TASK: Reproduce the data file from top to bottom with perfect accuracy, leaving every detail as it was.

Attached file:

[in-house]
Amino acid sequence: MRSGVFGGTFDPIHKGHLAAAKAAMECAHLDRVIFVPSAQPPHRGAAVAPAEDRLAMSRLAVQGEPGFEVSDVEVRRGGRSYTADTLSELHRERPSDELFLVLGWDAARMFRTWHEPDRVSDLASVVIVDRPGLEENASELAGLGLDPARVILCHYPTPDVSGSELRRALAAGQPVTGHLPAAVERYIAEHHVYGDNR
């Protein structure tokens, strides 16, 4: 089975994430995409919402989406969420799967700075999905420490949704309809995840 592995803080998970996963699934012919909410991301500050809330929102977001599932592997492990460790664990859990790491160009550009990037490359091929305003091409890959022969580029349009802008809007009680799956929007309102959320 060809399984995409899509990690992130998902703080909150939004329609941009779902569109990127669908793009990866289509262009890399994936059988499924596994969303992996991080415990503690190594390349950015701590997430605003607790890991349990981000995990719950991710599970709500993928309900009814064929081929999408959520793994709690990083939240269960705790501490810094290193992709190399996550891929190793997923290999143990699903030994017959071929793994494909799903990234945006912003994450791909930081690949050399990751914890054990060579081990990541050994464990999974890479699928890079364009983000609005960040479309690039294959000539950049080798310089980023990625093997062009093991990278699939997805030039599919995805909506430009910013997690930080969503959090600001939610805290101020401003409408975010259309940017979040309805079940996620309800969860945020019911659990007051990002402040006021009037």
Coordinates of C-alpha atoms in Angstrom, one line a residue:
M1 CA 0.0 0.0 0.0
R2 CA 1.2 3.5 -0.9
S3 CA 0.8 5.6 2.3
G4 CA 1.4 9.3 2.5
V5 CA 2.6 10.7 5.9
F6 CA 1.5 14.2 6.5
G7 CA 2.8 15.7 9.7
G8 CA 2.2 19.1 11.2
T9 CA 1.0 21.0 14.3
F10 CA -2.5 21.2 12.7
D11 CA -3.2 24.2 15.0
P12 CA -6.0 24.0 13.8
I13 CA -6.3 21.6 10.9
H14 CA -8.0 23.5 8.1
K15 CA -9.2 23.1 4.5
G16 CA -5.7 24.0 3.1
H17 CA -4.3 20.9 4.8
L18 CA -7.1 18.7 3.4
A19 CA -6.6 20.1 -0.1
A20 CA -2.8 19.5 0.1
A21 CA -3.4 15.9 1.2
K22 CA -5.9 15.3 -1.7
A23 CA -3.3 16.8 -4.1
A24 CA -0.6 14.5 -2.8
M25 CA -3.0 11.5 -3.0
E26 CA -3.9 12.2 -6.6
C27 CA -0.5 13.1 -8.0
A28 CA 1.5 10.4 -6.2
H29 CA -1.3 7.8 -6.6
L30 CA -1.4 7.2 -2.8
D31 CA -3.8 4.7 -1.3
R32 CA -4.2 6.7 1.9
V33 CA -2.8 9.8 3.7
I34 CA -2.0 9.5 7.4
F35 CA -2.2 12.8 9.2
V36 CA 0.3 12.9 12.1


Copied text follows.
[in-house]
Amino acid sequence: MRSGVFGGTFDPIHKGHLAAAKAAMECAHLDRVIFVPSAQPPHRGAAVAPAEDRLAMSRLAVQGEPGFEVSDVEVRRGGRSYTADTLSELHRERPSDELFLVLGWDAARMFRTWHEPDRVSDLASVVIVDRPGLEENASELAGLGLDPARVILCHYPTPDVSGSELRRALAAGQPVTGHLPAAVERYIAEHHVYGDNR
């Protein structure tokens, strides 16, 4: 089975994430995409919402989406969420799967700075999905420490949704309809995840 592995803080998970996963699934012919909410991301500050809330929102977001599932592997492990460790664990859990790491160009550009990037490359091929305003091409890959022969580029349009802008809007009680799956929007309102959320 060809399984995409899509990690992130998902703080909150939004329609941009779902569109990127669908793009990866289509262009890399994936059988499924596994969303992996991080415990503690190594390349950015701590997430605003607790890991349990981000995990719950991710599970709500993928309900009814064929081929999408959520793994709690990083939240269960705790501490810094290193992709190399996550891929190793997923290999143990699903030994017959071929793994494909799903990234945006912003994450791909930081690949050399990751914890054990060579081990990541050994464990999974890479699928890079364009983000609005960040479309690039294959000539950049080798310089980023990625093997062009093991990278699939997805030039599919995805909506430009910013997690930080969503959090600001939610805290101020401003409408975010259309940017979040309805079940996620309800969860945020019911659990007051990002402040006021009037």
Coordinates of C-alpha atoms in Angstrom, one line a residue:
M1 CA 0.0 0.0 0.0
R2 CA 1.2 3.5 -0.9
S3 CA 0.8 5.6 2.3
G4 CA 1.4 9.3 2.5
V5 CA 2.6 10.7 5.9
F6 CA 1.5 14.2 6.5
G7 CA 2.8 15.7 9.7
G8 CA 2.2 19.1 11.2
T9 CA 1.0 21.0 14.3
F10 CA -2.5 21.2 12.7
D11 CA -3.2 24.2 15.0
P12 CA -6.0 24.0 13.8
I13 CA -6.3 21.6 10.9
H14 CA -8.0 23.5 8.1
K15 CA -9.2 23.1 4.5
G16 CA -5.7 24.0 3.1
H17 CA -4.3 20.9 4.8
L18 CA -7.1 18.7 3.4
A19 CA -6.6 20.1 -0.1
A20 CA -2.8 19.5 0.1
A21 CA -3.4 15.9 1.2
K22 CA -5.9 15.3 -1.7
A23 CA -3.3 16.8 -4.1
A24 CA -0.6 14.5 -2.8
M25 CA -3.0 11.5 -3.0
E26 CA -3.9 12.2 -6.6
C27 CA -0.5 13.1 -8.0
A28 CA 1.5 10.4 -6.2
H29 CA -1.3 7.8 -6.6
L30 CA -1.4 7.2 -2.8
D31 CA -3.8 4.7 -1.3
R32 CA -4.2 6.7 1.9
V33 CA -2.8 9.8 3.7
I34 CA -2.0 9.5 7.4
F35 CA -2.2 12.8 9.2
V36 CA 0.3 12.9 12.1